Why are octacore processors being pushed?
MediaTek was one of the first companies to announce an octacore processor, and the first devices using this chip are starting to be announced. MediaTek's goal is to take on Qualcomm at the high end, banking on consumers equating more cores with greater performance. Qualcomm, which derided octacore processors as "dumb" last year, has now announced an octacore processor of its own. The reason? Because that's what Chinese consumers want. A quote from a Qualcomm executive makes this clear:

Consumers in China want octa-core. It's very high on their list; while in the US and Western Europe, it's totally other things that consumers want. So we've really recognized that if that's what Chinese consumers want, that is what our Chinese customers, our OEMs want, and Qualcomm has to care for that need; so that's what we're doing.

Octacore smartphones are being built because of an irrational demand for more cores from Chinese consumers, not because they actually make the user experience better. MediaTek is basing its entire strategy on a gimmick, and Qualcomm is following suit.

Why NVIDIA has the right idea
NVIDIA, which as struggled to gain market share with its Tegra line of mobile processors, is going in the opposite direction. Its upcoming Tegra K1 processor, set to launch sometime this year, will come in two versions. The first version uses the same quad-core design that has become the standard in high-end phones and tablets, but the second version only sports two custom cores designed by NVIDIA.

These custom cores will be much more powerful than the cores powering the first version, and recent unofficial benchmarks have put the performance of both versions at roughly the same level. Two of NVIDIA's custom cores provide the same performance of four standard cores, and applications that run on only a single core should perform far better on the dual-core version.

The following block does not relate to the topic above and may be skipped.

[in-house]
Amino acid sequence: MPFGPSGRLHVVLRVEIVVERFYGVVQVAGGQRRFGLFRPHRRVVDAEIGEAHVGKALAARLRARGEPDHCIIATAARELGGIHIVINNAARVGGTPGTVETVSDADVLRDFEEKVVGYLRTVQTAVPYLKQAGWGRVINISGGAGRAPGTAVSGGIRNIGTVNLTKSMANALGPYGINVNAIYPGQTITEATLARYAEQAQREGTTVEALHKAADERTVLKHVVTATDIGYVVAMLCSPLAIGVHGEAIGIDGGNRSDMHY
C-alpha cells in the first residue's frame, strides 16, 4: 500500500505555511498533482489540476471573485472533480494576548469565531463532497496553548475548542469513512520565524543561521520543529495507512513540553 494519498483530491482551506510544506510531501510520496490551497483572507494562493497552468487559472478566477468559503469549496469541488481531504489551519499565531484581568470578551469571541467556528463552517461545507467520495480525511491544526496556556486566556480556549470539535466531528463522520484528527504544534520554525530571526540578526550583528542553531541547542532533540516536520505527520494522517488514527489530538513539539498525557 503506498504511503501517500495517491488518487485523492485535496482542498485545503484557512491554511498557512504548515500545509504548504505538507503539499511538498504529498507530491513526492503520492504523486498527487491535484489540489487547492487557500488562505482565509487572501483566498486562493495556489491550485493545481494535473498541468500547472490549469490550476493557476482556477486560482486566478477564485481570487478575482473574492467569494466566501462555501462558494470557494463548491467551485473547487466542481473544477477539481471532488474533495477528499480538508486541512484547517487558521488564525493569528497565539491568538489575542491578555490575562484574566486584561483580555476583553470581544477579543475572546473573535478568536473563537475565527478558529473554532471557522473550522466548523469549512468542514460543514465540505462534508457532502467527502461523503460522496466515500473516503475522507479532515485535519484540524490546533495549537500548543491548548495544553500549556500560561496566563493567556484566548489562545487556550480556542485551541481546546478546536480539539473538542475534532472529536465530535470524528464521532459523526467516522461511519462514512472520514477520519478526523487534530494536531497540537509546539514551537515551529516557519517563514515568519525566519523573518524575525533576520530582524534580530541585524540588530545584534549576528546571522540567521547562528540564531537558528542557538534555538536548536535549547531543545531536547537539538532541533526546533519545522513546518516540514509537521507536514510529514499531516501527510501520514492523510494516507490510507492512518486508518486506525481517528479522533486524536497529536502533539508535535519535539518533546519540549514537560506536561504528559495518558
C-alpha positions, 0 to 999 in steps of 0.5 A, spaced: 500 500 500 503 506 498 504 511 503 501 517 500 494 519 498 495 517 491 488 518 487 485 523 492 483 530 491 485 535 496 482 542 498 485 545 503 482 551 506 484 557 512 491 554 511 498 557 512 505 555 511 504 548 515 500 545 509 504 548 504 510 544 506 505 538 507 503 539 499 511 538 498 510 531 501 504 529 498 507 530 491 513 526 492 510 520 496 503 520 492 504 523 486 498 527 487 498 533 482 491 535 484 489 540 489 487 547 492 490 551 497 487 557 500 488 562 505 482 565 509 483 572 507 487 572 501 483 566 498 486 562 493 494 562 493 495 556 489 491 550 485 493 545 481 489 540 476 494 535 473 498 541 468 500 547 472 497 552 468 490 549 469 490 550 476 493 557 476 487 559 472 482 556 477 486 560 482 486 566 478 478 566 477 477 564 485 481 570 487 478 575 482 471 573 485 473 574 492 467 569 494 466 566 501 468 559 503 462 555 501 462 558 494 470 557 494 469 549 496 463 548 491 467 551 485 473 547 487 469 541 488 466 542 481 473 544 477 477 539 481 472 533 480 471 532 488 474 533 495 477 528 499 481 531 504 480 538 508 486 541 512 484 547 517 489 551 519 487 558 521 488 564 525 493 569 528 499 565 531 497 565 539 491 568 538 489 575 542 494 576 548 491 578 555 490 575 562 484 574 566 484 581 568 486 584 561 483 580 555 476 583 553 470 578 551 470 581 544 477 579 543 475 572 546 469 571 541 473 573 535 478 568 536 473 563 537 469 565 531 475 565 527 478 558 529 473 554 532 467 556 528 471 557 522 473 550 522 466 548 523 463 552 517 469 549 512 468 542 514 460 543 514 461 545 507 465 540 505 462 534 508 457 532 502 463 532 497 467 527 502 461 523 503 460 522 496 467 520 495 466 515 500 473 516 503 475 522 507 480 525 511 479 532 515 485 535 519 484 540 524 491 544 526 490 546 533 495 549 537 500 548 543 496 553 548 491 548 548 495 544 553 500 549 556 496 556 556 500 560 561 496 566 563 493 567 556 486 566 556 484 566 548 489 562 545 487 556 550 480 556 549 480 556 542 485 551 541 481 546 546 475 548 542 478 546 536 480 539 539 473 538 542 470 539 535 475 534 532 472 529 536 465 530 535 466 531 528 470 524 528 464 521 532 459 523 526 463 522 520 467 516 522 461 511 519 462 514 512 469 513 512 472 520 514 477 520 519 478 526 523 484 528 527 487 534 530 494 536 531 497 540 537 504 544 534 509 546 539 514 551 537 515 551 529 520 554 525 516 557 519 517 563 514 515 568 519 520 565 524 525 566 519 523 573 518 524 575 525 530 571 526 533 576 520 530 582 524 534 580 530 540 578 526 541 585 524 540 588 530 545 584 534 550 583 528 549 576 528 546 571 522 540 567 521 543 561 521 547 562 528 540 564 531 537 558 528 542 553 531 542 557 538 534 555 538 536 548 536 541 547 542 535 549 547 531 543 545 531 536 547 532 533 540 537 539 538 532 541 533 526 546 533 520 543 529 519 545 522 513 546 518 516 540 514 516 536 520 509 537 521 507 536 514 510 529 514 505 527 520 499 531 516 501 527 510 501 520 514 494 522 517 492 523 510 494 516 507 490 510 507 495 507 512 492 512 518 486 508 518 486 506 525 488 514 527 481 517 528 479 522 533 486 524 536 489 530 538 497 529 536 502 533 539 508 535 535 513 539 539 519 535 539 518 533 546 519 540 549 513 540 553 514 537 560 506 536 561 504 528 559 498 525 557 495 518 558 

Qualcomm remains the market leader, but its push into octacore processors is a dubious strategy meant to protect market share in China. This is a distraction, and it may allow companies like NVIDIA that focus on increasing performance for real use cases to pick up market share in the long run.

The bottom line
Octacore smartphones are a gimmick. MediaTek, in an attempt to differentiate itself from Qualcomm, is moving in the wrong direction, and Qualcomm is forced to follow in order to protect its market share in China. This creates an opportunity for more pragmatic companies to gain market share, as what ultimately matters is the user experience, not the spec sheet. If NVIDIA can stay out of the core war and instead focus on what really matters, the Tegra K1 has a real chance at success.

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Timothy Green owns shares of Nvidia. The Motley Fool recommends Nvidia. The Motley Fool owns shares of Qualcomm. Try any of our Foolish newsletter services free for 30 days. We Fools may not all hold the same opinions, but we all believe that considering a diverse range of insights makes us better investors. The Motley Fool has a disclosure policy.